"Florida's Vaccine Policy without saying it was to basically deny minorities vaccines"

I’m listening to an older political podcast from around the time the first wave of vaccines were being distributed around the country and the hosts are from Florida and for some reason there’s a lot of talk about minorities being “denied the vaccine in favor of white residents”. Now, they’re specifically talking about YOUNGER residents. I found news articles saying that initially older white residents were getting vaccinated at higher rates than black or Hispanic older residents but the podcast is talking specifically about a Hispanic person in their 30s finding it incredibly hard to get vaccinated over white residents.

Does anyone know what they’re talking about?

Um, aren’t you the one listening to the podcast? Exactly how are they saying this alleged discrimination occurred? Even in Florida, I doubt the Walgreens clerks were saying “Sorry, you’re a bit darker than this paper bag, try back next Wednesday. OK, Karen, we’re ready for you!”

It doesn’t surprise me that white people were overrepresented among the earliest vaccine recipients. I can imagine that, since whiteness is correlated with wealth and professional employment, in the very early stages of the vaccine rollout, white people were more likely to be able to spend all day on the internet looking for a shot and then drive fifty miles at three in the morning to get it. But that’s more a function of economic inequality than of racism per se (to the limited extent they can be disentangled in America). It hardly seems to justify the kind of rhetoric used in the thread title.

It certainly wouldn’t surprise me to learn that Florida’s government acted in horribly and blatantly racist ways around the vaccine rollout. Is there compelling evidence that they in fact, did so? Well, again, you’re the one listening to the podcast, give us something to work with here.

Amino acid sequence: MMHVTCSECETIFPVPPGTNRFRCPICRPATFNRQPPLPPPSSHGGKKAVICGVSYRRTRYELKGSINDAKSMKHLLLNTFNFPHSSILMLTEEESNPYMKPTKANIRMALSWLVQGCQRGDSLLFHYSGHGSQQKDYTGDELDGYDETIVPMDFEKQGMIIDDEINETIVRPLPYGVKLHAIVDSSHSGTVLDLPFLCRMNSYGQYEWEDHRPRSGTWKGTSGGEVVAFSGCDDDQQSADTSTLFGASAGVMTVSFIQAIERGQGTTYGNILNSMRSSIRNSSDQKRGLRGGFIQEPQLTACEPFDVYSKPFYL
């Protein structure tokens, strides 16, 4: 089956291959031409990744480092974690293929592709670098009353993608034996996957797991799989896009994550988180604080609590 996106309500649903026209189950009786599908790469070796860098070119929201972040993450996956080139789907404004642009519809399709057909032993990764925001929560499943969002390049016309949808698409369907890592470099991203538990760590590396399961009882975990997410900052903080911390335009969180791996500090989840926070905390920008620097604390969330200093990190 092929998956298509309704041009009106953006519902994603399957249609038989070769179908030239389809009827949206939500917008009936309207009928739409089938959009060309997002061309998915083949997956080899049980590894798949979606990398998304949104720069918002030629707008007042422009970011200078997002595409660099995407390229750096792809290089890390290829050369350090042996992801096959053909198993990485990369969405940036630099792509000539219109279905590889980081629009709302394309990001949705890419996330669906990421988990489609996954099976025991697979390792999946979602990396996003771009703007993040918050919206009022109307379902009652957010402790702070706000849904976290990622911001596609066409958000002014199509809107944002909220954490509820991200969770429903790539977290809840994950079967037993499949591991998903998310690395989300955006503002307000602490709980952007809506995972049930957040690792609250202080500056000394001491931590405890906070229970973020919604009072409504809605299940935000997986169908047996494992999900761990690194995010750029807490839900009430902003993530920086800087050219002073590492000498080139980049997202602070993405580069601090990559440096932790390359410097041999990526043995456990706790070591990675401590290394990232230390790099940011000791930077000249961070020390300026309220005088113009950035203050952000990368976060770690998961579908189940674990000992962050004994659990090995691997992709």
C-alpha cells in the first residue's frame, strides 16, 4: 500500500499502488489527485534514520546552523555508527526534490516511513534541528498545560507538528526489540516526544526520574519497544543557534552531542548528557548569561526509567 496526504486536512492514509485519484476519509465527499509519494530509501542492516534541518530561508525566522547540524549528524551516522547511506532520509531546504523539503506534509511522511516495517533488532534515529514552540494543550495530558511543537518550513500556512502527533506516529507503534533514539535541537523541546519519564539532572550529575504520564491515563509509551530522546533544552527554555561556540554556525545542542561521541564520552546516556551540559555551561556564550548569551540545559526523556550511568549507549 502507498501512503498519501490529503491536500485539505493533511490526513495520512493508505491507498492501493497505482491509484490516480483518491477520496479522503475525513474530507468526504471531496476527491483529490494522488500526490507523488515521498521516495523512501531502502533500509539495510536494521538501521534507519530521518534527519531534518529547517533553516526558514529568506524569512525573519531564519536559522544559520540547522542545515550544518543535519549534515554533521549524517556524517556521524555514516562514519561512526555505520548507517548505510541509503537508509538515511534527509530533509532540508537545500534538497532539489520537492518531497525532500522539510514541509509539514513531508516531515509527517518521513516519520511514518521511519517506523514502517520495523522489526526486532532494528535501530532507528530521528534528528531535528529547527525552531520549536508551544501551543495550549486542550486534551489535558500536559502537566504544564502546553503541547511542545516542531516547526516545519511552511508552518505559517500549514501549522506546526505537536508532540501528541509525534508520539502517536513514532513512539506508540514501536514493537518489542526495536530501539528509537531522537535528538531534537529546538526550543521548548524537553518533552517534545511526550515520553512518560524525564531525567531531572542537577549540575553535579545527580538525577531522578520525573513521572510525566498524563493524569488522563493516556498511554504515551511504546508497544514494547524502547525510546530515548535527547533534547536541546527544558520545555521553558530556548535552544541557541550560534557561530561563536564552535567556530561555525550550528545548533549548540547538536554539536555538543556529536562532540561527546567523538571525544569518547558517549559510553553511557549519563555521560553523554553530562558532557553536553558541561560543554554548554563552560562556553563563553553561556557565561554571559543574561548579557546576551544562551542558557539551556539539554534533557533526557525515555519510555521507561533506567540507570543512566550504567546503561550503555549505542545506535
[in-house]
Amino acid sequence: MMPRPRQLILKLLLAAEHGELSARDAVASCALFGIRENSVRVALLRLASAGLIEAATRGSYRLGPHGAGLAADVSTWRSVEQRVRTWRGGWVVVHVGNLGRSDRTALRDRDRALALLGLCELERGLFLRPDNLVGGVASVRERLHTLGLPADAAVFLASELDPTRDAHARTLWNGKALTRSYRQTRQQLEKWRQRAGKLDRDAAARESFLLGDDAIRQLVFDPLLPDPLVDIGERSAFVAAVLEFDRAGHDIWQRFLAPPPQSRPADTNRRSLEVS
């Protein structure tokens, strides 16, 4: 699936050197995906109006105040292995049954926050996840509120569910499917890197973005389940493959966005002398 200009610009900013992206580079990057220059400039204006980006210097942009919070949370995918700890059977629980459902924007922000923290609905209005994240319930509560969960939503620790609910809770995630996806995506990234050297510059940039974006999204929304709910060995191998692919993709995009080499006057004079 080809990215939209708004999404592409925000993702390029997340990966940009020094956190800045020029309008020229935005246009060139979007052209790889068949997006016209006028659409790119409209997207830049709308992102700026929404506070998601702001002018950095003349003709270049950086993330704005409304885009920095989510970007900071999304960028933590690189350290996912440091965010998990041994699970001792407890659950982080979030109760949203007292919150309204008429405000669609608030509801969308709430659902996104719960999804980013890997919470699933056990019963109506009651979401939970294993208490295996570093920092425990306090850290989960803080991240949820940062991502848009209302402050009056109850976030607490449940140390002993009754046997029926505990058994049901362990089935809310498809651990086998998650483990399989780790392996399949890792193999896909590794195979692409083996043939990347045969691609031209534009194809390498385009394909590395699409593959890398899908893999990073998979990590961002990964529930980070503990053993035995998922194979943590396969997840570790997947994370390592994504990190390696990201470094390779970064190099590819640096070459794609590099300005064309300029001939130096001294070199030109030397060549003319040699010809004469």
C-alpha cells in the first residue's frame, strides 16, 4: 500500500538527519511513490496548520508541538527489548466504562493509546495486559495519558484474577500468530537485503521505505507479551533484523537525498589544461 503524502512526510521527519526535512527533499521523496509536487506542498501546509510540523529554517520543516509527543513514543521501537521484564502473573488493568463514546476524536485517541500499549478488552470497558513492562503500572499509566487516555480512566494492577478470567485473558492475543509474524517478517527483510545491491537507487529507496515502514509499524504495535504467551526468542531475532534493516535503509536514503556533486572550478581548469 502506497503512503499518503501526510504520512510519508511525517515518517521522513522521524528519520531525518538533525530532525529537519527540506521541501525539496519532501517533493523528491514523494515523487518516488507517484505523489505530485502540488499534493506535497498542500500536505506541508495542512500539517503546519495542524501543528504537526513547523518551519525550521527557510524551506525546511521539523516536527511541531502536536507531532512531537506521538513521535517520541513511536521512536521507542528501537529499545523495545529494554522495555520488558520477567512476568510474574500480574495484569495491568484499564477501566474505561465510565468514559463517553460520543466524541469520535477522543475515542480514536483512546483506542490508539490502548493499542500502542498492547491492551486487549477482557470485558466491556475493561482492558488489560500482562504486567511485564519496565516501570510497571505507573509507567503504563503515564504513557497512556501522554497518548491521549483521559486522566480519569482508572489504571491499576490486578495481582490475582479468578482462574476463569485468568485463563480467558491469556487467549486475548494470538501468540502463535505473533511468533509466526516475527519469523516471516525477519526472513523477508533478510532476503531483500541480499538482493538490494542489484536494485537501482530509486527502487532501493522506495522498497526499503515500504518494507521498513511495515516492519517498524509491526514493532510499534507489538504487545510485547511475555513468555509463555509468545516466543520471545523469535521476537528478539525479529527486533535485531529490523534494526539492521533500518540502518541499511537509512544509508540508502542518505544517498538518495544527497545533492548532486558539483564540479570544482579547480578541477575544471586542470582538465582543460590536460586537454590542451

I searched DuckDuckGo for “florida vaccine rollout was racist” and found many headlines hinting at that. I didn’t open or read any of the cites beyond the brief previews shown with the search results. I did note, just from those previews, that a few referred to places beyond just Florida, and some looked like more current events as well.

Without going back to dig up a cite, IIRC the vaccine rollout in Florida was initially (and blatantly) concentrated in wealthy and predominantly white neighborhoods – basically, GOP donor strongholds.

Yes, this is my recollection. The official line (‘saying without saying’) was that Florida was prioritizing senior citizens over ‘healthy young’ frontline workers. The implementation was that retirement communities full of wealthy white folks were getting most of the early vaccines.

After glancing at some of those headlines, I also recall the kerfuffle over Publix pharmacies getting the contract for the early vaccine rollouts. Publix is a GOP donor, and their supermarkets don’t target poor neighborhoods.

Now, a fair question is whether DeSantis was intentionally excluding minorities, or whether he was simply letting systemic racism do the job by catering to his base and donors in a mercenary fashion. Either way, it did happen.

As I recall, in the early days of the vaccine, Publix was the exclusive location in Palm Beach County, but not even an option in Broward County just to the south. (I live in Broward.) There were complaints in Palm Beach that the locations were such that it was hard for poor people to get to.